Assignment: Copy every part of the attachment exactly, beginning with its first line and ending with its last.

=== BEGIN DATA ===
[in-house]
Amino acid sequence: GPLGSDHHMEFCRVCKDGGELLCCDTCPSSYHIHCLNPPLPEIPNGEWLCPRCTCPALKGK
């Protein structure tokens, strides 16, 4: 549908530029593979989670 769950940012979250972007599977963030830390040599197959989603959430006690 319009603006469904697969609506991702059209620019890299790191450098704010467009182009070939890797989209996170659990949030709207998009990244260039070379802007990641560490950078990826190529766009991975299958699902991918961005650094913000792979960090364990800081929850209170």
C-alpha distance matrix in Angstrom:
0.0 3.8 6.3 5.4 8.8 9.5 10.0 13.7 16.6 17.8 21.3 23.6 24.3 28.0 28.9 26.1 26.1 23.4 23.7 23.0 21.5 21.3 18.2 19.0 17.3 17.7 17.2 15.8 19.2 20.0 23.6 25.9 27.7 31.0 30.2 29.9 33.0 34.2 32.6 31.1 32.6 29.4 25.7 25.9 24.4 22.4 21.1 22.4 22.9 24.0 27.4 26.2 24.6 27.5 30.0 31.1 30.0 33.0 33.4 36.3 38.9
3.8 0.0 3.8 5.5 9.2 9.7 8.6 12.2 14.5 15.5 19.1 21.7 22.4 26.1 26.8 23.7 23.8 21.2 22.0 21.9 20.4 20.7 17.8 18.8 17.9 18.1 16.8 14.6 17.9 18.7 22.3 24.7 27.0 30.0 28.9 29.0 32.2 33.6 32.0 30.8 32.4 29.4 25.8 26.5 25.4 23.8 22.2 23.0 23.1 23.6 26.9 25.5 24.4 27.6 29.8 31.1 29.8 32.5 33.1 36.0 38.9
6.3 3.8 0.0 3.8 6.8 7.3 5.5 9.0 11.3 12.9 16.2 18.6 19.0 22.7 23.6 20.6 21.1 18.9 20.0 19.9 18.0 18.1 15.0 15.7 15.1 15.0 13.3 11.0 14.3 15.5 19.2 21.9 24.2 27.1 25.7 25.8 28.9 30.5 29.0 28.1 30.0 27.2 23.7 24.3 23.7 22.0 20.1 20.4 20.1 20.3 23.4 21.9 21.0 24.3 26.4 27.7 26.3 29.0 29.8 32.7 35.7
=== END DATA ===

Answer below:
[in-house]
Amino acid sequence: GPLGSDHHMEFCRVCKDGGELLCCDTCPSSYHIHCLNPPLPEIPNGEWLCPRCTCPALKGK
């Protein structure tokens, strides 16, 4: 549908530029593979989670 769950940012979250972007599977963030830390040599197959989603959430006690 319009603006469904697969609506991702059209620019890299790191450098704010467009182009070939890797989209996170659990949030709207998009990244260039070379802007990641560490950078990826190529766009991975299958699902991918961005650094913000792979960090364990800081929850209170």
C-alpha distance matrix in Angstrom:
0.0 3.8 6.3 5.4 8.8 9.5 10.0 13.7 16.6 17.8 21.3 23.6 24.3 28.0 28.9 26.1 26.1 23.4 23.7 23.0 21.5 21.3 18.2 19.0 17.3 17.7 17.2 15.8 19.2 20.0 23.6 25.9 27.7 31.0 30.2 29.9 33.0 34.2 32.6 31.1 32.6 29.4 25.7 25.9 24.4 22.4 21.1 22.4 22.9 24.0 27.4 26.2 24.6 27.5 30.0 31.1 30.0 33.0 33.4 36.3 38.9
3.8 0.0 3.8 5.5 9.2 9.7 8.6 12.2 14.5 15.5 19.1 21.7 22.4 26.1 26.8 23.7 23.8 21.2 22.0 21.9 20.4 20.7 17.8 18.8 17.9 18.1 16.8 14.6 17.9 18.7 22.3 24.7 27.0 30.0 28.9 29.0 32.2 33.6 32.0 30.8 32.4 29.4 25.8 26.5 25.4 23.8 22.2 23.0 23.1 23.6 26.9 25.5 24.4 27.6 29.8 31.1 29.8 32.5 33.1 36.0 38.9
6.3 3.8 0.0 3.8 6.8 7.3 5.5 9.0 11.3 12.9 16.2 18.6 19.0 22.7 23.6 20.6 21.1 18.9 20.0 19.9 18.0 18.1 15.0 15.7 15.1 15.0 13.3 11.0 14.3 15.5 19.2 21.9 24.2 27.1 25.7 25.8 28.9 30.5 29.0 28.1 30.0 27.2 23.7 24.3 23.7 22.0 20.1 20.4 20.1 20.3 23.4 21.9 21.0 24.3 26.4 27.7 26.3 29.0 29.8 32.7 35.7